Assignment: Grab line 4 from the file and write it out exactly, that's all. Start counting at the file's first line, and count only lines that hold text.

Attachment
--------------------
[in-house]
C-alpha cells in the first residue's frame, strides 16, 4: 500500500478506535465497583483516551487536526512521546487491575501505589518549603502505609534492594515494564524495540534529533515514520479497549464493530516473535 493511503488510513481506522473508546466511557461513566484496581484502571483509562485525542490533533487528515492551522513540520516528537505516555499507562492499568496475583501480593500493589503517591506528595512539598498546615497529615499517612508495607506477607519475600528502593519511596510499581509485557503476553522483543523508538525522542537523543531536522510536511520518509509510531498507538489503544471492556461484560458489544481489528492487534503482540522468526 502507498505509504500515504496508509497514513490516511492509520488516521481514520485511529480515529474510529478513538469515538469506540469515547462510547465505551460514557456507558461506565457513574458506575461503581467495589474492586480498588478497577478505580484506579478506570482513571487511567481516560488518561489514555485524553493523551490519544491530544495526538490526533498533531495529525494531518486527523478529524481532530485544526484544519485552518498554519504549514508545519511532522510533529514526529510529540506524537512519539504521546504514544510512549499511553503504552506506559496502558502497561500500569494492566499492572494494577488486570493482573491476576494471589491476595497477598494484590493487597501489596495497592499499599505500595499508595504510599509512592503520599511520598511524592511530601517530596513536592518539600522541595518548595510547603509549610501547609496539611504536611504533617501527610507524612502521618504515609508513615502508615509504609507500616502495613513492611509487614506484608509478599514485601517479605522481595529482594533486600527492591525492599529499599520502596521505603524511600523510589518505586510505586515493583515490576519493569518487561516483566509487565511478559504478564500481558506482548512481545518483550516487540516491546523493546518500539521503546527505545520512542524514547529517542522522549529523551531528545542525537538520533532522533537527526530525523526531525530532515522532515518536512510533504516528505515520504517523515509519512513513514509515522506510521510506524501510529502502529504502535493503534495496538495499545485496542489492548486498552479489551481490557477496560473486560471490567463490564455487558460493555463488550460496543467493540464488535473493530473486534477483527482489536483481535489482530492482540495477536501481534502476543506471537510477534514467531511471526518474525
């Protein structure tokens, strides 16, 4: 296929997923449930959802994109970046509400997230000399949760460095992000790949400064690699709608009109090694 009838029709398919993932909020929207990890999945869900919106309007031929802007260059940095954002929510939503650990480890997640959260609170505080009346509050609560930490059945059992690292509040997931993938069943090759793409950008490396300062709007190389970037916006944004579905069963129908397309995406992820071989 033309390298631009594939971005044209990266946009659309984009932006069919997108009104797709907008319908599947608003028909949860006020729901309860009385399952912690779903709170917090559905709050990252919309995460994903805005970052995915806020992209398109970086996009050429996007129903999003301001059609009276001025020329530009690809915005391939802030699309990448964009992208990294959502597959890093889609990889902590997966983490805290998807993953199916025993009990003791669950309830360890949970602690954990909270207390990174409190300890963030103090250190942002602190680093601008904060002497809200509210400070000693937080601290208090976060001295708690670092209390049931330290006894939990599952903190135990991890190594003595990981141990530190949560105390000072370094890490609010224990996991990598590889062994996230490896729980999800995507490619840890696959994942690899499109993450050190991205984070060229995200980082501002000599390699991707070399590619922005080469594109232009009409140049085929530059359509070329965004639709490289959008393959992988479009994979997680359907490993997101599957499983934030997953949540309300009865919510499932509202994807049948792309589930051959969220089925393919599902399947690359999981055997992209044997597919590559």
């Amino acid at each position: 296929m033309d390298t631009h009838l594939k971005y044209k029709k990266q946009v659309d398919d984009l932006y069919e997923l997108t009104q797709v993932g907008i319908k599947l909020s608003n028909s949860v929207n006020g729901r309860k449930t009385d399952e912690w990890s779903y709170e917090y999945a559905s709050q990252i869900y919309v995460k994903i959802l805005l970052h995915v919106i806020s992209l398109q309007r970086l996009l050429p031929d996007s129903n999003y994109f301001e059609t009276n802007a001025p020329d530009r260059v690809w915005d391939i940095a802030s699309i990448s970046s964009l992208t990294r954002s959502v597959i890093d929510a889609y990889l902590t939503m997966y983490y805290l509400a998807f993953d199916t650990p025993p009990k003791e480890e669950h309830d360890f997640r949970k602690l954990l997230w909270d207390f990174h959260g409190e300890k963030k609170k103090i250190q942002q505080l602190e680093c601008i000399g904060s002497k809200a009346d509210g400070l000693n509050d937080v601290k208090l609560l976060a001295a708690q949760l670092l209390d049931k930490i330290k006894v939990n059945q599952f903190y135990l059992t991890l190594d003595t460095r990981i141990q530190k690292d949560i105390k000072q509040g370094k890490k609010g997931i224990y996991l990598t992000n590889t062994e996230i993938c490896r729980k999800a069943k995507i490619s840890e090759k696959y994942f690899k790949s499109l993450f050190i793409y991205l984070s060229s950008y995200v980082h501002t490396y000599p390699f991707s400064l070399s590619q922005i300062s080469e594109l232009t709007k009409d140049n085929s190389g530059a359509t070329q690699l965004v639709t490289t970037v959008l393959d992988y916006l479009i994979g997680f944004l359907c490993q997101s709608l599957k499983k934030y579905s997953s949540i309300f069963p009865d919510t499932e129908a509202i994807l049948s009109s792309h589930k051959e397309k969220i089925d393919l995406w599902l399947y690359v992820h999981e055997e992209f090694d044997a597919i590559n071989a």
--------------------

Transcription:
């Amino acid at each position: 296929m033309d390298t631009h009838l594939k971005y044209k029709k990266q946009v659309d398919d984009l932006y069919e997923l997108t009104q797709v993932g907008i319908k599947l909020s608003n028909s949860v929207n006020g729901r309860k449930t009385d399952e912690w990890s779903y709170e917090y999945a559905s709050q990252i869900y919309v995460k994903i959802l805005l970052h995915v919106i806020s992209l398109q309007r970086l996009l050429p031929d996007s129903n999003y994109f301001e059609t009276n802007a001025p020329d530009r260059v690809w915005d391939i940095a802030s699309i990448s970046s964009l992208t990294r954002s959502v597959i890093d929510a889609y990889l902590t939503m997966y983490y805290l509400a998807f993953d199916t650990p025993p009990k003791e480890e669950h309830d360890f997640r949970k602690l954990l997230w909270d207390f990174h959260g409190e300890k963030k609170k103090i250190q942002q505080l602190e680093c601008i000399g904060s002497k809200a009346d509210g400070l000693n509050d937080v601290k208090l609560l976060a001295a708690q949760l670092l209390d049931k930490i330290k006894v939990n059945q599952f903190y135990l059992t991890l190594d003595t460095r990981i141990q530190k690292d949560i105390k000072q509040g370094k890490k609010g997931i224990y996991l990598t992000n590889t062994e996230i993938c490896r729980k999800a069943k995507i490619s840890e090759k696959y994942f690899k790949s499109l993450f050190i793409y991205l984070s060229s950008y995200v980082h501002t490396y000599p390699f991707s400064l070399s590619q922005i300062s080469e594109l232009t709007k009409d140049n085929s190389g530059a359509t070329q690699l965004v639709t490289t970037v959008l393959d992988y916006l479009i994979g997680f944004l359907c490993q997101s709608l599957k499983k934030y579905s997953s949540i309300f069963p009865d919510t499932e129908a509202i994807l049948s009109s792309h589930k051959e397309k969220i089925d393919l995406w599902l399947y690359v992820h999981e055997e992209f090694d044997a597919i590559n071989a």